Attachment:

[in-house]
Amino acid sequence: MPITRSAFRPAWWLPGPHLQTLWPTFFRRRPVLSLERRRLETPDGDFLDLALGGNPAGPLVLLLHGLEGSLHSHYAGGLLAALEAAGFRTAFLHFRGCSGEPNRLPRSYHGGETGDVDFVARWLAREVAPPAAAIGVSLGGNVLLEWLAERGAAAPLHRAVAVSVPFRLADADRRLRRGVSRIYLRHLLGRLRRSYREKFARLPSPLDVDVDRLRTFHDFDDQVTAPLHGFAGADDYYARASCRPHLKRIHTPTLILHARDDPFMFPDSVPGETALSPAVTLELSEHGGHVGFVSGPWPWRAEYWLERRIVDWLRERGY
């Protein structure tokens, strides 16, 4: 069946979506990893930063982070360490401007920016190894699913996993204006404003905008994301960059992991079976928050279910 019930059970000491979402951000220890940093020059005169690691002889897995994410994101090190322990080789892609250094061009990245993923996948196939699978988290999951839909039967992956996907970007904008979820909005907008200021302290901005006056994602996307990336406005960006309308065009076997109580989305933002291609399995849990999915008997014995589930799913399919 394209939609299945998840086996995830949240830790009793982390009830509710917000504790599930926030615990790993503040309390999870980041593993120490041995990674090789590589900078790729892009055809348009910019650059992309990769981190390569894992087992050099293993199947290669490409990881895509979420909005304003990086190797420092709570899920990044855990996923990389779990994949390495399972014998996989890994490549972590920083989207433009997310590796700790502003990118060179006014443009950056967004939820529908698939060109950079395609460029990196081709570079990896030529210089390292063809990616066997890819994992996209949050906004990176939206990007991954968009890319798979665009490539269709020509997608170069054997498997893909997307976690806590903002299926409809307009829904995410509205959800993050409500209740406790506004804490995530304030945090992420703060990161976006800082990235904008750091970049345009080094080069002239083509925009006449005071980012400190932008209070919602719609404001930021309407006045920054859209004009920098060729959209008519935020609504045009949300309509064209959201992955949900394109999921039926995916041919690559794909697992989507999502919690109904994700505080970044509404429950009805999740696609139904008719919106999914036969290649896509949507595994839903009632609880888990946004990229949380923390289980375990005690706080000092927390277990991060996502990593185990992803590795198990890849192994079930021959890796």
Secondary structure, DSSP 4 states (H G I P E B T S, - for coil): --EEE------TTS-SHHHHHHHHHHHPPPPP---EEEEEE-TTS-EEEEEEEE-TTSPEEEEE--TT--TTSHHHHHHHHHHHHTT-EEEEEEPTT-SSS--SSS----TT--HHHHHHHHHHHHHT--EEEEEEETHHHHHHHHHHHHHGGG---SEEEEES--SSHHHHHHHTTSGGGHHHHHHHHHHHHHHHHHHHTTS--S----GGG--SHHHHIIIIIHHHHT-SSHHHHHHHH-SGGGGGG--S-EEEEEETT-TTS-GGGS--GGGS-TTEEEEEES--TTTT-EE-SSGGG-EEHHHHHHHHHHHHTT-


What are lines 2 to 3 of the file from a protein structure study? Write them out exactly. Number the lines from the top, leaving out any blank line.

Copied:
Amino acid sequence: MPITRSAFRPAWWLPGPHLQTLWPTFFRRRPVLSLERRRLETPDGDFLDLALGGNPAGPLVLLLHGLEGSLHSHYAGGLLAALEAAGFRTAFLHFRGCSGEPNRLPRSYHGGETGDVDFVARWLAREVAPPAAAIGVSLGGNVLLEWLAERGAAAPLHRAVAVSVPFRLADADRRLRRGVSRIYLRHLLGRLRRSYREKFARLPSPLDVDVDRLRTFHDFDDQVTAPLHGFAGADDYYARASCRPHLKRIHTPTLILHARDDPFMFPDSVPGETALSPAVTLELSEHGGHVGFVSGPWPWRAEYWLERRIVDWLRERGY
């Protein structure tokens, strides 16, 4: 069946979506990893930063982070360490401007920016190894699913996993204006404003905008994301960059992991079976928050279910 019930059970000491979402951000220890940093020059005169690691002889897995994410994101090190322990080789892609250094061009990245993923996948196939699978988290999951839909039967992956996907970007904008979820909005907008200021302290901005006056994602996307990336406005960006309308065009076997109580989305933002291609399995849990999915008997014995589930799913399919 394209939609299945998840086996995830949240830790009793982390009830509710917000504790599930926030615990790993503040309390999870980041593993120490041995990674090789590589900078790729892009055809348009910019650059992309990769981190390569894992087992050099293993199947290669490409990881895509979420909005304003990086190797420092709570899920990044855990996923990389779990994949390495399972014998996989890994490549972590920083989207433009997310590796700790502003990118060179006014443009950056967004939820529908698939060109950079395609460029990196081709570079990896030529210089390292063809990616066997890819994992996209949050906004990176939206990007991954968009890319798979665009490539269709020509997608170069054997498997893909997307976690806590903002299926409809307009829904995410509205959800993050409500209740406790506004804490995530304030945090992420703060990161976006800082990235904008750091970049345009080094080069002239083509925009006449005071980012400190932008209070919602719609404001930021309407006045920054859209004009920098060729959209008519935020609504045009949300309509064209959201992955949900394109999921039926995916041919690559794909697992989507999502919690109904994700505080970044509404429950009805999740696609139904008719919106999914036969290649896509949507595994839903009632609880888990946004990229949380923390289980375990005690706080000092927390277990991060996502990593185990992803590795198990890849192994079930021959890796």